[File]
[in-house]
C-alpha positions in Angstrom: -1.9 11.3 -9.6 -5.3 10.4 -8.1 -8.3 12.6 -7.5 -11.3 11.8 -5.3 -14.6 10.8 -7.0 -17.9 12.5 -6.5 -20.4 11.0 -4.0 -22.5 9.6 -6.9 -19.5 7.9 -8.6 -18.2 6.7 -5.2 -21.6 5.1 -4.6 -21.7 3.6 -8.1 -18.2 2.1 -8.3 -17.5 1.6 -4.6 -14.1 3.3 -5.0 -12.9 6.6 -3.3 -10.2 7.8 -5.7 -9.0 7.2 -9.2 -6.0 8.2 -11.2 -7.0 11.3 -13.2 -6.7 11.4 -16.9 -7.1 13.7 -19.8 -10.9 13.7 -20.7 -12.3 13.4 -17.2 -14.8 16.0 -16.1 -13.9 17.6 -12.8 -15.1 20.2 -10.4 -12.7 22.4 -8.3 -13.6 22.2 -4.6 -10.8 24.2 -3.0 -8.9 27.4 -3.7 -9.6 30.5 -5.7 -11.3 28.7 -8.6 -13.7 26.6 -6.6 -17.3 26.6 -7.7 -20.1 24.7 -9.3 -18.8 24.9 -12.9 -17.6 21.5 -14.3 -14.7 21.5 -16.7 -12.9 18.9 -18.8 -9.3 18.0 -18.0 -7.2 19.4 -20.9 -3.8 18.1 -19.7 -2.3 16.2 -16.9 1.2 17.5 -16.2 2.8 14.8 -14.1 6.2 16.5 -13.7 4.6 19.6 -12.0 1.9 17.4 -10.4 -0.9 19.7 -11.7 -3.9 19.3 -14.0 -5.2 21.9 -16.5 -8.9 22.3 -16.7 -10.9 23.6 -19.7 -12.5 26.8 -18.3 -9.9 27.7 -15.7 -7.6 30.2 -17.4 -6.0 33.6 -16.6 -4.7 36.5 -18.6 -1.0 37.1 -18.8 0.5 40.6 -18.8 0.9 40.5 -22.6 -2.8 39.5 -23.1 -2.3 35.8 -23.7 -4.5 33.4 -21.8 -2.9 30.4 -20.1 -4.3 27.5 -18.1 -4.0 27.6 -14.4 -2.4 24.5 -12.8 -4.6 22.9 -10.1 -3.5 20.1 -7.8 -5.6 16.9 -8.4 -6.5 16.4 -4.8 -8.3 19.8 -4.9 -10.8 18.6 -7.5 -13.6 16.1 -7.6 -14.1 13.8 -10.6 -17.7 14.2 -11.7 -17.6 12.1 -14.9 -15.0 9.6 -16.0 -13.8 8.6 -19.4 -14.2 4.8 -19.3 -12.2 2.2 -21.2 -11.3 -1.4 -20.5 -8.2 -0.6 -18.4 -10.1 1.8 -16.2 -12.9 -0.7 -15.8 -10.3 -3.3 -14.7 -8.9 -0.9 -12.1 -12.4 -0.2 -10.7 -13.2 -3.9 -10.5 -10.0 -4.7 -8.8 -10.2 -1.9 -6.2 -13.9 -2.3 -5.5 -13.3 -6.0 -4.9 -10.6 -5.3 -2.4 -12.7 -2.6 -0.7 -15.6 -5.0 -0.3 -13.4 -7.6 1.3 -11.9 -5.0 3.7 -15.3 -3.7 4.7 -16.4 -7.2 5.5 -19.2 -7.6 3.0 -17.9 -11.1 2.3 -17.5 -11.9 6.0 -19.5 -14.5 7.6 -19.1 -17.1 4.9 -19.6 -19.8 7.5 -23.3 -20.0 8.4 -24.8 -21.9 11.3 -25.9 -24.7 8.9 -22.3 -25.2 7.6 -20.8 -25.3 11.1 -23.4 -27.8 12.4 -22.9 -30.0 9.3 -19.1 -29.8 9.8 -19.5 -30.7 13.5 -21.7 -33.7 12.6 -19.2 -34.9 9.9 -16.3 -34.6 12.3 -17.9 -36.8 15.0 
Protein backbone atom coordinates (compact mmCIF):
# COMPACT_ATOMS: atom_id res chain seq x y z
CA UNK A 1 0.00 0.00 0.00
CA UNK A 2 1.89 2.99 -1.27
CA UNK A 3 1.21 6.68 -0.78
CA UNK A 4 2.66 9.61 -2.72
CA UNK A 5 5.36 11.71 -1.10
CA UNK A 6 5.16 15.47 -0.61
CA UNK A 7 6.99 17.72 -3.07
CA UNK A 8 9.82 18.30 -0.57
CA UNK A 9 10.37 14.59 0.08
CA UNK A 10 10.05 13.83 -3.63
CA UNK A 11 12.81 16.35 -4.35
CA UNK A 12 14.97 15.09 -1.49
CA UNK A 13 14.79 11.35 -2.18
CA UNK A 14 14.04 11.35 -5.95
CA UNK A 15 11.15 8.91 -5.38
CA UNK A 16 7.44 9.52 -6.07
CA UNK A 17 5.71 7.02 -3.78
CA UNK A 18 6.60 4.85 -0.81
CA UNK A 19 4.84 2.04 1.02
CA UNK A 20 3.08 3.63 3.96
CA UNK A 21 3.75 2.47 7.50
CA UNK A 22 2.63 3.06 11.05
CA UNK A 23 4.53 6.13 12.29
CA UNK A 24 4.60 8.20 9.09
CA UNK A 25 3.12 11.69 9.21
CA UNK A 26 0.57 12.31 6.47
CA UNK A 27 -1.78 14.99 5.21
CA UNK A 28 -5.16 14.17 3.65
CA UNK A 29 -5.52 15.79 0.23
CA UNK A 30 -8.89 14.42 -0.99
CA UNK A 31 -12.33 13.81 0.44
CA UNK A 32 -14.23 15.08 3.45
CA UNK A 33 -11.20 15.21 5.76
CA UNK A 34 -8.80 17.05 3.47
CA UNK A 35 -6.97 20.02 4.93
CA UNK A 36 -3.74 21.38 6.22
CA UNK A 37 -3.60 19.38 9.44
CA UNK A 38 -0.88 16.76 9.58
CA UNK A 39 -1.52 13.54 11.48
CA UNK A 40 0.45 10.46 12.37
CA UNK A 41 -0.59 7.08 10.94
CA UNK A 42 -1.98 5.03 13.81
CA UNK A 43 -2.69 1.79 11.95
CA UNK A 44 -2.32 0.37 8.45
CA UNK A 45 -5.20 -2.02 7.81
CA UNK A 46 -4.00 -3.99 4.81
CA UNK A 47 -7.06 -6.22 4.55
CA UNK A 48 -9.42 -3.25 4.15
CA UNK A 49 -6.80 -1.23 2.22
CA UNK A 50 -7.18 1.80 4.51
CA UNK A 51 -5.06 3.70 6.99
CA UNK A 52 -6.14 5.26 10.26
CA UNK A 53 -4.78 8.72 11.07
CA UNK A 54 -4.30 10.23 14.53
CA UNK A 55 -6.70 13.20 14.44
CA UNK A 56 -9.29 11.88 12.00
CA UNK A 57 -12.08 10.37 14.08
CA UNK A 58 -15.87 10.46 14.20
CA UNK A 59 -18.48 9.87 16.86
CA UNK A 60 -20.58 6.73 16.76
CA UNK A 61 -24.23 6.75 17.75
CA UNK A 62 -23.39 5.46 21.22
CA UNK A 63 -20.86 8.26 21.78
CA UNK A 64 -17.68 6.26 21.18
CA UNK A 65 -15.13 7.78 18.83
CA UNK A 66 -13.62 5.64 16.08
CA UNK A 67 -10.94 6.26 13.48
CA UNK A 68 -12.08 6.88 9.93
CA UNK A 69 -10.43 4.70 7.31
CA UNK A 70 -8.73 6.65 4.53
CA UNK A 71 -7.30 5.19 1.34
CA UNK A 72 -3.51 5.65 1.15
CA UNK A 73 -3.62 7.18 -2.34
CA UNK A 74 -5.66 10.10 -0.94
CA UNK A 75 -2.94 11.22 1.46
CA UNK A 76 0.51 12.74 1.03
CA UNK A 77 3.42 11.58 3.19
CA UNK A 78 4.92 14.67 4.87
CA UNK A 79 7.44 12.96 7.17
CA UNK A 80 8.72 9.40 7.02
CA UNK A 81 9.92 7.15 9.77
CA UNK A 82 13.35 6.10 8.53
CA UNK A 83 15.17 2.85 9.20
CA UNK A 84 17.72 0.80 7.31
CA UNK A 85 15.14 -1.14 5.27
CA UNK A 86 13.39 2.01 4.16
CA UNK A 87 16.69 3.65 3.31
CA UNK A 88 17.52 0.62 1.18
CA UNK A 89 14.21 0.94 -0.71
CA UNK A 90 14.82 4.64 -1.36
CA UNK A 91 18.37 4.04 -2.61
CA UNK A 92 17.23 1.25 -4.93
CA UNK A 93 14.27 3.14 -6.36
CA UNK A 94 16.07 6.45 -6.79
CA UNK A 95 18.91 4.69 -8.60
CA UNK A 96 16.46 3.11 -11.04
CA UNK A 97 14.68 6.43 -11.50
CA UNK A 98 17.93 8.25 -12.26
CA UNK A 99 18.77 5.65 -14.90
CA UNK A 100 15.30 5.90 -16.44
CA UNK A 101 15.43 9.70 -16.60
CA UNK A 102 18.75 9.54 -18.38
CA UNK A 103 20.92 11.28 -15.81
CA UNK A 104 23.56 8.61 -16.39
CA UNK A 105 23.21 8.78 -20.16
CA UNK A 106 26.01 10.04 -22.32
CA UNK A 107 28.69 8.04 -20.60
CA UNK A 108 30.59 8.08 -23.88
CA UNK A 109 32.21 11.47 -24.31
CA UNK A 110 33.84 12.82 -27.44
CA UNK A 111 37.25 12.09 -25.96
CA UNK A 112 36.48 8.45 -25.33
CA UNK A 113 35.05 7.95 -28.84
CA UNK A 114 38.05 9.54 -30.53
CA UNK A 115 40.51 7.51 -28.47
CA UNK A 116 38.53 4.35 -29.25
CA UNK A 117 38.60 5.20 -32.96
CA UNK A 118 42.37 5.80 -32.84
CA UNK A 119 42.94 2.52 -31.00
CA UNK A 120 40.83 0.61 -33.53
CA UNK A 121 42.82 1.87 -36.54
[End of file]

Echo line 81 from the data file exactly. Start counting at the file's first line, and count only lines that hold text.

CA UNK A 77 3.42 11.58 3.19